Suetonius 120 AD was a Roman historian and court official. When recounting the history of the emperor Claudius some years before him, he said, "“Because the Jews at Rome caused constant disturbances at the instigation of Chrestus [Christ], he [Claudius] expelled them from the city [Rome]” (Life of Claudius, 25:4).

Pliny the Younger was a governor in Asia Minor who wrote to the Roman Emperor Trajan in 112 AD about how to get rid of the Christians. He said, “They [The Christ-followers] were in the habit of meeting on a certain fixed day before it was light, when they sang in alternate verses a hymn to Christ, as to a god, and bound themselves by a solemn oath, not to any wicked deeds, but never to commit any fraud, theft or adultery, never to falsify their word, nor deny a trust when they should be called upon to deliver it up; after which it was their custom to separate, and then reassemble to partake of food—but food of an ordinary and innocent kind” (epistle 10, para. 96).

Thallus was a Samaritan-born historian in 52 AD that implicitly speaks of Jesus in his "history of the Eastern Mediterranean world from the Trojan War to his own time" (Habermas, VHCELJ, 93). This history has been lost, however, a Christian writer named Julius Africanus quoted him in 221 AD. Thallus did not agree with the Christian belief that, when the earth suddenly became dark at 3pm during Jesus's crucifixion in 30 AD, that this was because Jesus was God. Thallus attempted to explain this darkness as an eclipse of the sun, instead of being because of Jesus. Julius Africanus quotes Thallus in disagreement. The text reads, “On the whole world there pressed a most fearful darkness; and the rocks were rent by an earthquake, and many places in Judea and other districts were thrown down. Thallus, in the third book of his histories, explains away this darkness as an eclipse of the sun-unreasonably, as it seems to me (unreasonably, of course, because a solar eclipse could not take place at the time of the full moon, and it was at the season of the Paschal full moon that Christ died)” (Julius Africanus, Chronography, 18:1).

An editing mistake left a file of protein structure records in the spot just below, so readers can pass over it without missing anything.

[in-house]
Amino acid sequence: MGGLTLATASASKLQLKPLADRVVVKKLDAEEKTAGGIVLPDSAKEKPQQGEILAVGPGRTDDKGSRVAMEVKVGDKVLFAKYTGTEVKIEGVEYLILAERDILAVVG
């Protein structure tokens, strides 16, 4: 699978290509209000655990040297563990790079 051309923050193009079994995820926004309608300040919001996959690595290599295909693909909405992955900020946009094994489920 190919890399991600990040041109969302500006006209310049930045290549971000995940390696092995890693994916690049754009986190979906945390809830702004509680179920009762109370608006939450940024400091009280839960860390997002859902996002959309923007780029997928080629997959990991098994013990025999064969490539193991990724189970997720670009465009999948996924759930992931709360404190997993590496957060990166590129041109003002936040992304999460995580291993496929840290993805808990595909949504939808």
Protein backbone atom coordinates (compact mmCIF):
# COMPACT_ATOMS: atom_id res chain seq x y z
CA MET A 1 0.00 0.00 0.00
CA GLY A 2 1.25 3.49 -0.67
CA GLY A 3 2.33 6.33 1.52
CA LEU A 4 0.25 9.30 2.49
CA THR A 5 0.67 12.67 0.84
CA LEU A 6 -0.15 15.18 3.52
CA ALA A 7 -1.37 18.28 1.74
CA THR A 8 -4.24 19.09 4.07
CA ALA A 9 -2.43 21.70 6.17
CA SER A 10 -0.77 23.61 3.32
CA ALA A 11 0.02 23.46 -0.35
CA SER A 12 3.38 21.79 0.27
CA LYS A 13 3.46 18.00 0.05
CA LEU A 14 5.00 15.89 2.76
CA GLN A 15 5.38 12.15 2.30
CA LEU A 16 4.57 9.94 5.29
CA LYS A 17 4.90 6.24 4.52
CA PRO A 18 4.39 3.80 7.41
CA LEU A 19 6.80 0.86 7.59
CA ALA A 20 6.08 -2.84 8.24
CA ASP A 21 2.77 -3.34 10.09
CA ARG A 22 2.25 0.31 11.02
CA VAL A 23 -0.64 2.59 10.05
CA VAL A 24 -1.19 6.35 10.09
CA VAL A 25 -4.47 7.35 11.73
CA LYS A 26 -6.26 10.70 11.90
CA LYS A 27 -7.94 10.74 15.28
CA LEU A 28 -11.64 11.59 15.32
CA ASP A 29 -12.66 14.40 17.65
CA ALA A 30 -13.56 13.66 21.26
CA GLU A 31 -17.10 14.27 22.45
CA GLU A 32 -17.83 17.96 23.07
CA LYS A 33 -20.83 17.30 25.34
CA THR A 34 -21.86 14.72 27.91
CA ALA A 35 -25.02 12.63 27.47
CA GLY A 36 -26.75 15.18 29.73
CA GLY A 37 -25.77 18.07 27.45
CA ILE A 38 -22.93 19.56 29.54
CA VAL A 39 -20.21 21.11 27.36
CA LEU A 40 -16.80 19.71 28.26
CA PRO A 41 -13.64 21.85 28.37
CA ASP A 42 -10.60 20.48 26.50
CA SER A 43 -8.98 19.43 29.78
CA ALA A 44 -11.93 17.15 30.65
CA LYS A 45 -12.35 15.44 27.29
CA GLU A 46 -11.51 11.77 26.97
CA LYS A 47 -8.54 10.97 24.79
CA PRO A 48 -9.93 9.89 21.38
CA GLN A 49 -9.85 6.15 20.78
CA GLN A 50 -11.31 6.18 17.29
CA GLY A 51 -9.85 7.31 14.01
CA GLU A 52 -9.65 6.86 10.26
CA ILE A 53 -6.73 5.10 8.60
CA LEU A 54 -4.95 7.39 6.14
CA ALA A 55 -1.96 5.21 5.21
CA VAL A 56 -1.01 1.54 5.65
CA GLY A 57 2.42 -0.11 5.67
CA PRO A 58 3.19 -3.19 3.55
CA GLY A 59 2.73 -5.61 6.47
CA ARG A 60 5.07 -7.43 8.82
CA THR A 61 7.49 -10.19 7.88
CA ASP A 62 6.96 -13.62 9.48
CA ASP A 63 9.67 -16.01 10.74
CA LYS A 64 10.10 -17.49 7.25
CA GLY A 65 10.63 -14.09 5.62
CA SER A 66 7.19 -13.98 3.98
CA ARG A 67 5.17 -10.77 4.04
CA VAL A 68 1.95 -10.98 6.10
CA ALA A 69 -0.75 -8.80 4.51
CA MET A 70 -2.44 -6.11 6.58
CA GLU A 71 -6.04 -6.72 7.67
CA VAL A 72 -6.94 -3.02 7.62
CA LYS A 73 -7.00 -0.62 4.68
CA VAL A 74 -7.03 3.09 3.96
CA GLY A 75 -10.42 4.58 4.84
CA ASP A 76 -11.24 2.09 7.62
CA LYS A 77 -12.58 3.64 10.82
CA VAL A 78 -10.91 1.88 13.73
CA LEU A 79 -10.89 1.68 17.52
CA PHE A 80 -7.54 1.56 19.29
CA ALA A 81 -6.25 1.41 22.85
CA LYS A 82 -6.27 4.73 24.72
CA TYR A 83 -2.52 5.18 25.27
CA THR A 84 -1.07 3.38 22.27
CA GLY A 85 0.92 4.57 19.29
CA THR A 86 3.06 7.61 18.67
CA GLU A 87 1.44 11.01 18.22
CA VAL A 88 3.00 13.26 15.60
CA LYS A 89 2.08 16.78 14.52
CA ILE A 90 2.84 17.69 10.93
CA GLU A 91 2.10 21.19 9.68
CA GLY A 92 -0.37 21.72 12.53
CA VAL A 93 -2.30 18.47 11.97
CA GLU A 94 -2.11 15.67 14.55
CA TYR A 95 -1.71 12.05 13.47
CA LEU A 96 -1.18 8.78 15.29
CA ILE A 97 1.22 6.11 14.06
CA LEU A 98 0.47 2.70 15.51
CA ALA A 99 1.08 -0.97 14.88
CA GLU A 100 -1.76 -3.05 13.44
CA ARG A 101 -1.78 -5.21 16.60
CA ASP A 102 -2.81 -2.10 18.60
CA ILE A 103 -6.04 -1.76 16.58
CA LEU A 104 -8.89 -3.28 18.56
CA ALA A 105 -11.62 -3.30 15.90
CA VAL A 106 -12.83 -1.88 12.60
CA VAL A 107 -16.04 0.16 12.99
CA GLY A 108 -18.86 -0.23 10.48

F.F. Bruce says of this quotation, “The Gospel account of the darkness which fell upon the land during Christ’s crucifixion was well known and required a naturalistic explanation from non-Christians. Thallus did not doubt that Jesus had been crucified and that an unusual event had occurred in nature that required an explanation. What occupied his mind was coming up with a different interpretation. The basic facts were not called into question” (NTDATR, 113).

Plegon wrote an ancient history book called the "Chronicles." It has been lost like Thallus, however, Julius Africanus quotes him as taking the opinion of Thallus that when Jesus died, a darkness fell upon the world, which was really a solar eclipse. Julius says, “During the time of Tiberius Caesar an eclipse of the sun occurred during the full moon” (Julius, Chronography, 18.1). Origen refers to Plegon as well in Contra Celsum, 2. 14, 33, 59.